A General blog by Paul Bennion.

Out of 924 cities in the world, Australia has four of the largest cites in geographic size according to the 2014 edition of Demographia World Urban Areas. Demographia World Urban Areas is the only annually published inventory of urban areas with a population of more than 500,000.

The annual survey found four Australia cities ranked in the top 60 cities throughout the world in terms of geographic size – Melbourne (29th), Sydney (40th), Brisbane (43rd) and Perth (59th).

These Australian cities now outrank many super cities in the world (cities with a population of more than 13 million persons) in terms of geographic size such as Tehran and Istanbul. The world rankings show, for example, show that Perth is just behind London in geographic size (10 million population and Manila (22 million population) even though our city has only a fraction of these population sizes.

Perth is also larger by geographic size than similar modern resource based cites such as Montreal which has a much larger population of nearly 3.5 million persons. The rapid growth of Australian capital cities is placing a huge financial burden on State Governments who have to construct infrastructure to support the growth of new suburbs. The financial cost of urban sprawl was recently highlighted in Melbourne with a report produced by The Department of Planning in that State indicated that it would cost that State Government an extra $40 billion in new infrastructure costs to proceed with its urban expansion plans compared to encouraging the redevelopment within existing suburbs.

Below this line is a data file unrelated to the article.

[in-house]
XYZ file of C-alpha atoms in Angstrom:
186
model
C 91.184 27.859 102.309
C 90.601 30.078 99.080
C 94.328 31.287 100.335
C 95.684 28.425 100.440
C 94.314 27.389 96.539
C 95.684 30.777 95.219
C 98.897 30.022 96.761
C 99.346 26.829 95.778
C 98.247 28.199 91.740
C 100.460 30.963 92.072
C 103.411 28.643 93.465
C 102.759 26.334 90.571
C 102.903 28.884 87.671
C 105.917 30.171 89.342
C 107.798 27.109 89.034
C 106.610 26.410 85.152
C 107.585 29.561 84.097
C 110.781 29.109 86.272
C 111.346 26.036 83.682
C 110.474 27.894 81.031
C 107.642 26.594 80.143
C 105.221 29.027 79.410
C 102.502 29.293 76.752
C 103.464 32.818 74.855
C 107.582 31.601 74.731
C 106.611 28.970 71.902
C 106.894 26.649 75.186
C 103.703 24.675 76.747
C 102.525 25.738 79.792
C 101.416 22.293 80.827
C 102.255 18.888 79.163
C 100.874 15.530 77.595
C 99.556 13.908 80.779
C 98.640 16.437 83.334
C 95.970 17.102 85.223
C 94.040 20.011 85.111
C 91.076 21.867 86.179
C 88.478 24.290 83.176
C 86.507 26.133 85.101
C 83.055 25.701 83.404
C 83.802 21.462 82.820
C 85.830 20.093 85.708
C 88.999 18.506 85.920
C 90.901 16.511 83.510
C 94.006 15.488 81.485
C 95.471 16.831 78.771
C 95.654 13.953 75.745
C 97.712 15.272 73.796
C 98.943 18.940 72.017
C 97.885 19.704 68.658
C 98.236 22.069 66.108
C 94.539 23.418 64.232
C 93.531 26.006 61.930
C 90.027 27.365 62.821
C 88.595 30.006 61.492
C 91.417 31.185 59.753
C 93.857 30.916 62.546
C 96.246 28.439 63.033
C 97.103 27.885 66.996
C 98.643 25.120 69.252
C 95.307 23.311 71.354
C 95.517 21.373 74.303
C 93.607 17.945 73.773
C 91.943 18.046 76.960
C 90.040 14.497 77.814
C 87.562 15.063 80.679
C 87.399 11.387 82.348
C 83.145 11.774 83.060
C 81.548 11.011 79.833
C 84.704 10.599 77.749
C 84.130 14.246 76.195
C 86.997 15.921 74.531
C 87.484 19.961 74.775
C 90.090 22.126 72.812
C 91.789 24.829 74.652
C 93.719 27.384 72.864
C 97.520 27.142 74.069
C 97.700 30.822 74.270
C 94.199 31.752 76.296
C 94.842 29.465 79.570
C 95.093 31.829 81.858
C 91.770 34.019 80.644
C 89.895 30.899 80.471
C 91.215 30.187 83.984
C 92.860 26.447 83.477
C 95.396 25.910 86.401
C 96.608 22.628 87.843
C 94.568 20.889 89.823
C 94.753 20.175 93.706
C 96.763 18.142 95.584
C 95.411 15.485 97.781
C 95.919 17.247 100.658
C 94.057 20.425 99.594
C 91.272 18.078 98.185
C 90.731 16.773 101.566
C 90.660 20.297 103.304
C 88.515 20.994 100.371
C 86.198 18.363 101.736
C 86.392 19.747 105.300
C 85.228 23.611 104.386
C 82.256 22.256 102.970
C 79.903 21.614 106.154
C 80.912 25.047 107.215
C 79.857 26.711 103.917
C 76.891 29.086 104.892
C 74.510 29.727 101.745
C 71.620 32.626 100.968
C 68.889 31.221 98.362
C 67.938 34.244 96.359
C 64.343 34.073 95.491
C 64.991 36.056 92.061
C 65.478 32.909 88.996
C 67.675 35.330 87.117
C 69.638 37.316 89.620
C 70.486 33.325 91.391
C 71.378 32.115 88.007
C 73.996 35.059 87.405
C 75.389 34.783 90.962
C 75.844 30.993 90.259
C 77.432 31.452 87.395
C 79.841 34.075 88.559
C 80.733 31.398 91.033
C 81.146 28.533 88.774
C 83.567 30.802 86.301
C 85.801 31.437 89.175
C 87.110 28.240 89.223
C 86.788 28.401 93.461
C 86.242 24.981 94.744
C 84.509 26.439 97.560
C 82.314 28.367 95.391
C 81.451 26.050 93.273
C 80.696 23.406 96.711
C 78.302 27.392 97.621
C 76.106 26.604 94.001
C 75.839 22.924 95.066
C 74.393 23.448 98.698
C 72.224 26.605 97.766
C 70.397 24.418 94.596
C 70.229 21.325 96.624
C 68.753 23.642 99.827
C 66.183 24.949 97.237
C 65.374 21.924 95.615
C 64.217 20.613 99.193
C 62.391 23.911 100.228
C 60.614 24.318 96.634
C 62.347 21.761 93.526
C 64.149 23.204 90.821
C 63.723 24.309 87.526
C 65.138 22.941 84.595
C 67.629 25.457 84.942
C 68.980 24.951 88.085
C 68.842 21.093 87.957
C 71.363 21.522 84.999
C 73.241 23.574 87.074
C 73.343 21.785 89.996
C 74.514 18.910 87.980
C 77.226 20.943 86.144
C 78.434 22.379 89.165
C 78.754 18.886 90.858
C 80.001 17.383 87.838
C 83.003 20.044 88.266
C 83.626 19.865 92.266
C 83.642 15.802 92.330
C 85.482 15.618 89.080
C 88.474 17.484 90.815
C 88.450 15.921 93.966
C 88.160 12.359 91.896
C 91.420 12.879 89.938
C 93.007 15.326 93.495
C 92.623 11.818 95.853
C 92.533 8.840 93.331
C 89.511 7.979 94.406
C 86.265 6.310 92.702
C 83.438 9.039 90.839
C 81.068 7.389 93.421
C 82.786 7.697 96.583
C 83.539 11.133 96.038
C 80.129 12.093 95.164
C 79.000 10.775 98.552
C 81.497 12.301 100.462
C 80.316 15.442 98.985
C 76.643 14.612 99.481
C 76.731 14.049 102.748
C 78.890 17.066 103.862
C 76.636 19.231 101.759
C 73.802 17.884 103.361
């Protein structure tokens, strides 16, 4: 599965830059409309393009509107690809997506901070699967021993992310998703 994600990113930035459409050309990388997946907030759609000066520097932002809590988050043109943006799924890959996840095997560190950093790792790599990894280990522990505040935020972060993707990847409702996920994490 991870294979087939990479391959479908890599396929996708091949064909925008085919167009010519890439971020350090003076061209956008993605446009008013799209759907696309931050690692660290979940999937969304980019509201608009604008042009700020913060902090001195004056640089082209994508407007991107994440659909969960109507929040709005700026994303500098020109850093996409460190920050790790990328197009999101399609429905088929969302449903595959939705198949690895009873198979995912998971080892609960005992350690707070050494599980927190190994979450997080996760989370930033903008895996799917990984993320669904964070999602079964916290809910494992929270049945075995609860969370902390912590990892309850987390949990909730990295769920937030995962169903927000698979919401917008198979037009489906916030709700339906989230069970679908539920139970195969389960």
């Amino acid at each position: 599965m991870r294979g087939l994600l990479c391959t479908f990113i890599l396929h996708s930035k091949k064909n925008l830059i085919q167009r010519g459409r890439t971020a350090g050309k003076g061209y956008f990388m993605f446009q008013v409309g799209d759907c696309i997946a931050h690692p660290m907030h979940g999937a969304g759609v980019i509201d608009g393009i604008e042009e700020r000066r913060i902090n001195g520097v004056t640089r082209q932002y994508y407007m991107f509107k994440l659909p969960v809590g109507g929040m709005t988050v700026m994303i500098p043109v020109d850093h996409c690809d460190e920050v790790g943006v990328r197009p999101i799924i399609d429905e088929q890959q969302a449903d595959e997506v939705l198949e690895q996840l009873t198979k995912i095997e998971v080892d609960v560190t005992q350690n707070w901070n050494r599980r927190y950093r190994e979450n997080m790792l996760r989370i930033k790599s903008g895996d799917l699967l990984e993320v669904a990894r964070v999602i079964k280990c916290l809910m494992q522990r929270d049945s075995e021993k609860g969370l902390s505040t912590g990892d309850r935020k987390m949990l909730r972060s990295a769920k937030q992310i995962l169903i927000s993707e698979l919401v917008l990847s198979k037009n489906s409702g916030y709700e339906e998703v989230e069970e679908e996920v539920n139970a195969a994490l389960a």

This urban sprawl in Australia is now driving State Governments to encourage greater urban infill and this is creating new opportunities for property investors. As part of this policy to encourage urban infill, The Victorian Government recently released a major new planning policy called ‘Plan Melbourne’ which included short, median and long term objectives to achieve the delivery of 1,570, 000 new homes by 2051 of which 1,040,000 will be higher density and the remaining 530,000 will be traditional stand-alone houses.

In particular, Plan Melbourne has a target of identifying under utilised land surrounding train Stations such as North Richmond that can be redeveloped into new residential/commercial areas.
This major planning document represents a treasure trove of information for investors wanting to take advantage of infill development opportunities in Melbourne.

Further information on plan Melbourne can be found at: